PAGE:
In another post, I considered the question of whether obedience becomes less important as one becomes an adult. I recently read the following in I Believe in Love, by Père Jean du Coeur de Jésus D’Elbée:
The spirit of obedience is a subject appropriate to a chapter on humility, and I shall undertake to talk to you about it, for it is not a virtue reserved to religious. It is the great lesson of Jesus, and therefore it is a lesson for everyone.
What do we see at the origin of this folly of Love, the Incarnation? Obedience: Ecce venio ut faciam, Deus, voluntatem tuam: “Behold I come . . . it is written of me, that I should do your will, O God” (Heb 10:7).
In the very consummation of the Redemption what do we again find? Obedience: Factus obediens usque ad mortem: “He humbled himself, becoming obedient unto death” (Phil 2:8).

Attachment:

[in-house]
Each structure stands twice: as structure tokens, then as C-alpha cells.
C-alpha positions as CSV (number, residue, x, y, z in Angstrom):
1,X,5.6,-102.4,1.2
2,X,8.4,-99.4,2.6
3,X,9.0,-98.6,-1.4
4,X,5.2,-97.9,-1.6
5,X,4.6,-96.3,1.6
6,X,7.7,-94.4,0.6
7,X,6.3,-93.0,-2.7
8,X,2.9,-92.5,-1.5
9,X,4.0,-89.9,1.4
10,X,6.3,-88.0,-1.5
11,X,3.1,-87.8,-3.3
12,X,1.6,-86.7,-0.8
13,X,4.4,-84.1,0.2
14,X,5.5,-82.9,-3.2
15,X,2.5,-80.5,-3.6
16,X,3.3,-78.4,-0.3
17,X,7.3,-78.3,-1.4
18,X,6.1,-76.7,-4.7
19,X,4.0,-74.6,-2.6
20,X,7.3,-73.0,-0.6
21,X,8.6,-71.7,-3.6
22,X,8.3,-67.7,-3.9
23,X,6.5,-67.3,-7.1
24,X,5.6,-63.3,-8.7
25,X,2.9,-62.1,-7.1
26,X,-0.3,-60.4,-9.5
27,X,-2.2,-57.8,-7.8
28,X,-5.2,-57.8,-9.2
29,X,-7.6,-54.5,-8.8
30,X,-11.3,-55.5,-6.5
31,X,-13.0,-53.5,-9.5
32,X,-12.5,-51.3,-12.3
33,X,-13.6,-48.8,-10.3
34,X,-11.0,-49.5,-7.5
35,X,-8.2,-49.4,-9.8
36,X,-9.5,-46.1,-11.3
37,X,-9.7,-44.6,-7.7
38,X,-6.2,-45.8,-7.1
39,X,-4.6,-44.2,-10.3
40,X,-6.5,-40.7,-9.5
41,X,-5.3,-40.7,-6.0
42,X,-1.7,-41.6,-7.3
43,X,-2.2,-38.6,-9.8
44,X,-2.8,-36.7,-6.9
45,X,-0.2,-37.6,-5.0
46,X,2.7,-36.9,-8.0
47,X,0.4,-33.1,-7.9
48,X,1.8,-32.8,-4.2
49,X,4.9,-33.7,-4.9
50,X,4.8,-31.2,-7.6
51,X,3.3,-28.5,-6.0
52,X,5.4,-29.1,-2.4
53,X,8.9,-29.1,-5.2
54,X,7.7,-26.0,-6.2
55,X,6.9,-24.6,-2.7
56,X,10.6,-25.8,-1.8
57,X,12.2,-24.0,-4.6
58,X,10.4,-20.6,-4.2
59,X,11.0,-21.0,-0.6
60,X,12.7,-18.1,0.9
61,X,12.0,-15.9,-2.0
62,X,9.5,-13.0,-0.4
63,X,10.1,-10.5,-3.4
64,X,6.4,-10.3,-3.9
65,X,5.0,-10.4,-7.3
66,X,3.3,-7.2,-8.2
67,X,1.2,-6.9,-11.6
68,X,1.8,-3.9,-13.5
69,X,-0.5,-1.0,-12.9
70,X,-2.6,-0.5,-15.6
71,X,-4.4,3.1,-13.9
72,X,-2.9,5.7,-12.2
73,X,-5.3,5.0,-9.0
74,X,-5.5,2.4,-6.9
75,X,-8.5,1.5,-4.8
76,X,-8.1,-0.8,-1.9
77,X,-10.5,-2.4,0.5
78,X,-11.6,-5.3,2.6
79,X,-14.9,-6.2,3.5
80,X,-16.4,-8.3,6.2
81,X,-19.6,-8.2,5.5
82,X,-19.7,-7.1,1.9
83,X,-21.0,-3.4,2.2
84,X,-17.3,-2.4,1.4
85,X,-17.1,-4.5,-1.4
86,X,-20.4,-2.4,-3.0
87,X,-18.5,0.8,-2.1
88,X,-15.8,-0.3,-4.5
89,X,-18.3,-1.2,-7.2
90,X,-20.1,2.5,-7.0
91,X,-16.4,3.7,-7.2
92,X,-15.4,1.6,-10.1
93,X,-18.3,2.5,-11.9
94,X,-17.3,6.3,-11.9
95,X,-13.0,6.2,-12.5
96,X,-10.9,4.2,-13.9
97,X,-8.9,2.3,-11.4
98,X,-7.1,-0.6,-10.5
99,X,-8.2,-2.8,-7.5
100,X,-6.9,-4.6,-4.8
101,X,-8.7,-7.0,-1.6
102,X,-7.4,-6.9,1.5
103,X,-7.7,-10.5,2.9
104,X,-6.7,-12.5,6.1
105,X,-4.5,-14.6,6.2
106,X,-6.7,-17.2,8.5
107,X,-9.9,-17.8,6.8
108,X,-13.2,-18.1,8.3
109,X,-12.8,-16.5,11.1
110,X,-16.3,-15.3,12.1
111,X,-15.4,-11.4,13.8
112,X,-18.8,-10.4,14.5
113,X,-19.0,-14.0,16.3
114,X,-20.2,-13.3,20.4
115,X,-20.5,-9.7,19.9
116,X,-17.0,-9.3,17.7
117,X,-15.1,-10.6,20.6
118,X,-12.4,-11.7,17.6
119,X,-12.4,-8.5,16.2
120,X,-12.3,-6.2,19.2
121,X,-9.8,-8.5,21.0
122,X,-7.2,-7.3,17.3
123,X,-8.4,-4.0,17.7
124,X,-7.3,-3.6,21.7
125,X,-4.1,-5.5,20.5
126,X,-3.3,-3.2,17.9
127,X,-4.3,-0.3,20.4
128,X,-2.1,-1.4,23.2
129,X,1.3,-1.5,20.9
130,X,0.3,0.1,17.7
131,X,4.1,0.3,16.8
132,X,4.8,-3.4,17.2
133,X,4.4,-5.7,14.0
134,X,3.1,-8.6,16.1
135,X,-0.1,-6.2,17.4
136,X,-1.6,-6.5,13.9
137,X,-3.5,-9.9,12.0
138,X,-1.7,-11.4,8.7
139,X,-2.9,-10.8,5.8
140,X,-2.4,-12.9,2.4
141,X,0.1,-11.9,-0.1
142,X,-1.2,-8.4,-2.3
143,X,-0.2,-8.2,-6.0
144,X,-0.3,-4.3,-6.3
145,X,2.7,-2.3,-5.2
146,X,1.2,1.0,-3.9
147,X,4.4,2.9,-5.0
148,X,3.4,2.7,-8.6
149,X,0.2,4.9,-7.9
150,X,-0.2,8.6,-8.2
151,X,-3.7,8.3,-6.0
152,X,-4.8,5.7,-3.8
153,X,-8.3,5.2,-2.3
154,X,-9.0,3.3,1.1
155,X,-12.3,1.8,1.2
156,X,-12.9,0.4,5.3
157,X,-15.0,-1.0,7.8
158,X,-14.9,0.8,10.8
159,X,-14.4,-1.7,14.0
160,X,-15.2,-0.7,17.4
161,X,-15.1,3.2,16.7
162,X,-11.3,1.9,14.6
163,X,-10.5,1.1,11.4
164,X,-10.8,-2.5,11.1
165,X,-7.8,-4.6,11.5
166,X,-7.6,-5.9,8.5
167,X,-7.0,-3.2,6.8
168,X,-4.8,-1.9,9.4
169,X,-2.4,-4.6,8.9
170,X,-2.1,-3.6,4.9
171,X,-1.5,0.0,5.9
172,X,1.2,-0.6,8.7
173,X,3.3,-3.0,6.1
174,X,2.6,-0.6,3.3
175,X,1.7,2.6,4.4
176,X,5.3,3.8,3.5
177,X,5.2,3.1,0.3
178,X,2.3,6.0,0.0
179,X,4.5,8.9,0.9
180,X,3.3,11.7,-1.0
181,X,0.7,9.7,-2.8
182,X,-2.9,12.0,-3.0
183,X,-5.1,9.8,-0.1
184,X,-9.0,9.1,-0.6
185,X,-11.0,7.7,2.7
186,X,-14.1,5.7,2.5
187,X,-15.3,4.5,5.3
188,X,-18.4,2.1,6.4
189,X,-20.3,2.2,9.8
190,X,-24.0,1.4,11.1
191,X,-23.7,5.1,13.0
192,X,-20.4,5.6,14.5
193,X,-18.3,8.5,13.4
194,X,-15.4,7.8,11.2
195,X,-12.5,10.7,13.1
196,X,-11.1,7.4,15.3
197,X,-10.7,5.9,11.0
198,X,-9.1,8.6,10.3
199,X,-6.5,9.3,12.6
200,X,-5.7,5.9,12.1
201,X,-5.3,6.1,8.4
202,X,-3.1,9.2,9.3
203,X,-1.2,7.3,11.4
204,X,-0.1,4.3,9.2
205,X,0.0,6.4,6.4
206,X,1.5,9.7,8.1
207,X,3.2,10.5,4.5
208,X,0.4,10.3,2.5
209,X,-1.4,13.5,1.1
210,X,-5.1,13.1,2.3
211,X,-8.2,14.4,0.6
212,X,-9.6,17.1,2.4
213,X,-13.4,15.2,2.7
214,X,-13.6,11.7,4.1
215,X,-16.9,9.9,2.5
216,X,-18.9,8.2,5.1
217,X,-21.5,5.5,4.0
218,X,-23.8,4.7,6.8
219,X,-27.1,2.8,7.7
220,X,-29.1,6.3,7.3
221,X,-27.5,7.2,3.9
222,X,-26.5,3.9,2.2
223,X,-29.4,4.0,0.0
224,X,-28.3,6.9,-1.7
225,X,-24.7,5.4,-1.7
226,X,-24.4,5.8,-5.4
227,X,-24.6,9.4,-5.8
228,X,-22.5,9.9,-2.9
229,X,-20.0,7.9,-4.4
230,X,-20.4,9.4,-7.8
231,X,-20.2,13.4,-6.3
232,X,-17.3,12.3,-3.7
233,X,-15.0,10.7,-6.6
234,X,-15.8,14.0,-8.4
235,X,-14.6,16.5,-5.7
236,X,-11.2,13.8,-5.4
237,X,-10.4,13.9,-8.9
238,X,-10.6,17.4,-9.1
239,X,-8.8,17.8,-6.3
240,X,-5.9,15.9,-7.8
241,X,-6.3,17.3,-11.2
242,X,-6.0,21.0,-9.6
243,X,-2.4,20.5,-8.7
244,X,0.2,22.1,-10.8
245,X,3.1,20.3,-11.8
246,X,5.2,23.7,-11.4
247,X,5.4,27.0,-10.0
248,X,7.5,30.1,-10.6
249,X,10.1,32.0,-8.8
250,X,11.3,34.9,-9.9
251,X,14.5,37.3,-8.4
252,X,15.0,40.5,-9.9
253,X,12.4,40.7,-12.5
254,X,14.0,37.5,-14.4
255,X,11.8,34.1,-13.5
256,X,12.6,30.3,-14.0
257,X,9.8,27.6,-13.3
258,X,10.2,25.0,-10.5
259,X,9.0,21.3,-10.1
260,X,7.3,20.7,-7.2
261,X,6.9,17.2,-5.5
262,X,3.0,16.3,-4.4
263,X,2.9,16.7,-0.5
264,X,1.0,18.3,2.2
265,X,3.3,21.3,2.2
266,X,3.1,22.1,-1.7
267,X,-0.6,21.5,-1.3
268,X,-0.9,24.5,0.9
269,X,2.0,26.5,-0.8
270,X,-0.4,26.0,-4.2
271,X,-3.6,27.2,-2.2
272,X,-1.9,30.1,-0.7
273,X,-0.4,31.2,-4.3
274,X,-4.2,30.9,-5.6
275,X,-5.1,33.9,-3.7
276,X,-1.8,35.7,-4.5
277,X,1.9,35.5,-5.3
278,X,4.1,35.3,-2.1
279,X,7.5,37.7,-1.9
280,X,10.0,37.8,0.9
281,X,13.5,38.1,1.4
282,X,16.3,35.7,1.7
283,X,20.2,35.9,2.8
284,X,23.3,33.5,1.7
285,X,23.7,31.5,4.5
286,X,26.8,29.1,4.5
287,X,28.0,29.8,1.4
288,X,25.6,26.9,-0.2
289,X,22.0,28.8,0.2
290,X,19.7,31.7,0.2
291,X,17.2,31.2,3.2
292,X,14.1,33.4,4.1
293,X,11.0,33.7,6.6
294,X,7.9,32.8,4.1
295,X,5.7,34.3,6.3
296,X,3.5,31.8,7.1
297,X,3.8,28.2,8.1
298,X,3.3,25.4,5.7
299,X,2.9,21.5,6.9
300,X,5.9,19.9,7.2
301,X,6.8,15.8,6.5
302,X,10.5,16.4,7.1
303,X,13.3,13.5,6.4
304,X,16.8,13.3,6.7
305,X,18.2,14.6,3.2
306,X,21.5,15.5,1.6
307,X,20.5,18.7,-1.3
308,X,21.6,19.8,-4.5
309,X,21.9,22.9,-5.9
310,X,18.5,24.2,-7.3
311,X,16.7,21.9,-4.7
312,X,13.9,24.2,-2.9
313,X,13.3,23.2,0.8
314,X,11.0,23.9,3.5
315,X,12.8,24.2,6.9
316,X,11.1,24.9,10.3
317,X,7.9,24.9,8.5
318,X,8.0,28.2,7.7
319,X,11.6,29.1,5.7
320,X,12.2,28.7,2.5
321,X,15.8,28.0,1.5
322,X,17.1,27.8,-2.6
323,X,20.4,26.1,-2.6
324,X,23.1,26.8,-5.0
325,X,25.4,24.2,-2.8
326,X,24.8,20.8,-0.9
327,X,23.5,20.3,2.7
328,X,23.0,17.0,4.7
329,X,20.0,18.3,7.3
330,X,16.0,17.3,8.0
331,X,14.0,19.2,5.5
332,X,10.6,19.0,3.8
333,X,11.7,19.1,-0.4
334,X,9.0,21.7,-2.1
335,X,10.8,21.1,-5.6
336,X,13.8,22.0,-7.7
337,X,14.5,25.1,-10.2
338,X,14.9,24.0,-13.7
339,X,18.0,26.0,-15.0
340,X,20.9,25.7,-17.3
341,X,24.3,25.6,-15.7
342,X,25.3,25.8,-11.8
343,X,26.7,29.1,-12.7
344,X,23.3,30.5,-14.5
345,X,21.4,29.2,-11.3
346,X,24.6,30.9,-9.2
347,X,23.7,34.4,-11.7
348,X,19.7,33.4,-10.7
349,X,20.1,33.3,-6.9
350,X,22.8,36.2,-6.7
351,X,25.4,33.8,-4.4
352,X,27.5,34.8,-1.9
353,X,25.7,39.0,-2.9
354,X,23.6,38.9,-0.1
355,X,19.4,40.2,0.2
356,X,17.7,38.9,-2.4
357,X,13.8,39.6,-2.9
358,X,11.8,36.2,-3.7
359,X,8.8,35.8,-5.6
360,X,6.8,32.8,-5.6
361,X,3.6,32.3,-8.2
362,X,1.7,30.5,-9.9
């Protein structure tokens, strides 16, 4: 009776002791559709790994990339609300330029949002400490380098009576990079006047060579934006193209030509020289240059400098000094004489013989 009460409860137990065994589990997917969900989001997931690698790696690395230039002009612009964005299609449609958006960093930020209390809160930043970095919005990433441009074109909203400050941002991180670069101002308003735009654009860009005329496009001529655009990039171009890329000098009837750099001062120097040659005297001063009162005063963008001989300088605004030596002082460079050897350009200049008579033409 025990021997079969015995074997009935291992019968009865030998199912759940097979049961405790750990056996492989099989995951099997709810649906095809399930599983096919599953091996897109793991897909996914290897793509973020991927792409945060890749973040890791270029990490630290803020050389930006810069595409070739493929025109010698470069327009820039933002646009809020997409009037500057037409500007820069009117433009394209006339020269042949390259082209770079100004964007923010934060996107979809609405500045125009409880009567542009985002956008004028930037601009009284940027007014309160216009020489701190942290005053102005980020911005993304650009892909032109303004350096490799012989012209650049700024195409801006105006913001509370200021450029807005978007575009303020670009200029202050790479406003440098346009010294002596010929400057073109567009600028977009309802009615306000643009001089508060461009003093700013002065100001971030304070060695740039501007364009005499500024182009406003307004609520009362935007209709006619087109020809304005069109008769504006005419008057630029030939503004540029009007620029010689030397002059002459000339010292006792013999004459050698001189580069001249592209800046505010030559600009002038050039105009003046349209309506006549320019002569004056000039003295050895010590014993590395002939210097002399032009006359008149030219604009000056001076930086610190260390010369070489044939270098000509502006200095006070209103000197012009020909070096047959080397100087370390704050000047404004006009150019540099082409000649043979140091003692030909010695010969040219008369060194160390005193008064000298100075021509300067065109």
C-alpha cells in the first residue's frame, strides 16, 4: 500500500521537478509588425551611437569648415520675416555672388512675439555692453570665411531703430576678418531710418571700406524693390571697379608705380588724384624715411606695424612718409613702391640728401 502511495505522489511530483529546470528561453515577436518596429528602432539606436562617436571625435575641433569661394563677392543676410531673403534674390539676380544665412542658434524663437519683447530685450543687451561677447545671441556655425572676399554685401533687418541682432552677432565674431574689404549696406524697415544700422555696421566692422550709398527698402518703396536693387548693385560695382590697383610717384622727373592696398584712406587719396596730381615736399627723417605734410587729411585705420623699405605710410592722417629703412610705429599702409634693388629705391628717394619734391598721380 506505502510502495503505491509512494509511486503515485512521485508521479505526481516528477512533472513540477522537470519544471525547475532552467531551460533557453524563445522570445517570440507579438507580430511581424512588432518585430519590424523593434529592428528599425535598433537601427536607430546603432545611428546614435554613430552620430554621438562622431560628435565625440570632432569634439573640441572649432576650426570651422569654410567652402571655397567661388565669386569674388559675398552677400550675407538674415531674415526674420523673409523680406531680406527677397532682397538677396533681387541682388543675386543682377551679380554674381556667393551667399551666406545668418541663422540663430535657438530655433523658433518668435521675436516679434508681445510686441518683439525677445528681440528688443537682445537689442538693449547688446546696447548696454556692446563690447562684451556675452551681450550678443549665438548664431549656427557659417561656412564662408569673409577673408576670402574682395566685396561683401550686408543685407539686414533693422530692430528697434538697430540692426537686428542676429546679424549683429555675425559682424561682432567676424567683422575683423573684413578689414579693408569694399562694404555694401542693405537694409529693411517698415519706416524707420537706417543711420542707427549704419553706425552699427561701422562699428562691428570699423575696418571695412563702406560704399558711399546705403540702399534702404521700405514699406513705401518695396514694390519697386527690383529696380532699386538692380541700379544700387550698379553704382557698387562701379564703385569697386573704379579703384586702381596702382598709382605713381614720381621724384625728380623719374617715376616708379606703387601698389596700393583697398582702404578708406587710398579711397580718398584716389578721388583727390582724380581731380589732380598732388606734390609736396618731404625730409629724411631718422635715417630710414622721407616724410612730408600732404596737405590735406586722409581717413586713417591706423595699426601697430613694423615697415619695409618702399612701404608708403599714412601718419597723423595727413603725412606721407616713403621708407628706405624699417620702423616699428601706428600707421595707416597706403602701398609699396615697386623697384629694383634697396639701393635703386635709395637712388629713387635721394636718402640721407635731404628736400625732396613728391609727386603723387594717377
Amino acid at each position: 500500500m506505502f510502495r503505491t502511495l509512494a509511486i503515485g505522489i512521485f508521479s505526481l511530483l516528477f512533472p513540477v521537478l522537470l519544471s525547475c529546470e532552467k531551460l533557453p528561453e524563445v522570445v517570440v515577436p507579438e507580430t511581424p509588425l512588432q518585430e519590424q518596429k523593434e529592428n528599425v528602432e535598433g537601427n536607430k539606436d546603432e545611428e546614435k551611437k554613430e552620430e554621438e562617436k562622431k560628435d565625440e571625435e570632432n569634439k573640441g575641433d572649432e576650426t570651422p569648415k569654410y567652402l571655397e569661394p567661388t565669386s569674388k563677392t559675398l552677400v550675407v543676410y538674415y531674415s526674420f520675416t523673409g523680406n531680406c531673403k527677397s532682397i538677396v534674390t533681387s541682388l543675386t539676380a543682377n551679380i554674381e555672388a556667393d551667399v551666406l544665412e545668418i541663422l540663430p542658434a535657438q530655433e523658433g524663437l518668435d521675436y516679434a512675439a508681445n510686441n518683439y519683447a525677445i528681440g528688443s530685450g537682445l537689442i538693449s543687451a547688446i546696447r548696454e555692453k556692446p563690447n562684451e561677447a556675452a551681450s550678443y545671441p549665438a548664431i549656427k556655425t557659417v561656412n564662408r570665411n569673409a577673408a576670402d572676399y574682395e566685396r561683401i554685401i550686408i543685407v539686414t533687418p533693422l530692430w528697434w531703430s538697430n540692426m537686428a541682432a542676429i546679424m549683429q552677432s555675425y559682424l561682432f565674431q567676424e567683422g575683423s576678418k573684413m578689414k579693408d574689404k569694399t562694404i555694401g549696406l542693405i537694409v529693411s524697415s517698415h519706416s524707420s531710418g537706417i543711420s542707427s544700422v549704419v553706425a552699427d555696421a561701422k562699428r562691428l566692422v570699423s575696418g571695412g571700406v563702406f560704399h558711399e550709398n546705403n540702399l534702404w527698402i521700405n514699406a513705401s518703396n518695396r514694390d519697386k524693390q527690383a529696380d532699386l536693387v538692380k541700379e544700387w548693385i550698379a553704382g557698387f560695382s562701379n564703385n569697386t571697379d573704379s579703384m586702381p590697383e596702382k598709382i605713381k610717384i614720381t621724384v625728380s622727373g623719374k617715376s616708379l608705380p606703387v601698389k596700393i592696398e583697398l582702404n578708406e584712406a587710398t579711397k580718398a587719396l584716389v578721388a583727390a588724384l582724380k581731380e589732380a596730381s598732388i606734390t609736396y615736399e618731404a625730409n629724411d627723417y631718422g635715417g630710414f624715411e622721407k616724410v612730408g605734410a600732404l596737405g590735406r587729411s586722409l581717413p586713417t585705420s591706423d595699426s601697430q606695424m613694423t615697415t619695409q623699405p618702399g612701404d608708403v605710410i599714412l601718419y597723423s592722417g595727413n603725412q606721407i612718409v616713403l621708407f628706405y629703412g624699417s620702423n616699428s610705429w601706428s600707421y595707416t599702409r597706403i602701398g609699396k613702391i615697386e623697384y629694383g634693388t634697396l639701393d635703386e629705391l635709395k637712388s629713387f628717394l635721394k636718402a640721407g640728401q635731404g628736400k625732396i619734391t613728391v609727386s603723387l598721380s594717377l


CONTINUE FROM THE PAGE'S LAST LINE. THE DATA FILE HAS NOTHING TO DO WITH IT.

If we search the Gospel to find what the life of God incarnate on earth was for thirty years, we find the answer in three words: Erat subditus illis, “(He) was subject to them” (Lk 2:51). Seated on the edge of Jacob’s well he said to his disciples, “My meat is to do the will of Him, who sent me” (Jn 4:34). What strong words: “My meat. . . .”
The Word became flesh. He shed his blood to the last drop in order to save us. Yes, that is true; but he did this in order to obey his Father, and by this loving obedience to carry out the immolation of this sacrifice.
“If any man will come after me, let him deny himself, and take up his cross, and follow me” (Mt 16:24).
“Unless the grain of wheat falling into the ground die, it remains alone” (Jn 12:24).
What within ourselves is most intimately ours? Our own will: that is the center of our person. To die to ourselves, is to die to what we cling to most: our own will. Only obedience can bring about in us this crucifixion and this liberation (78-79).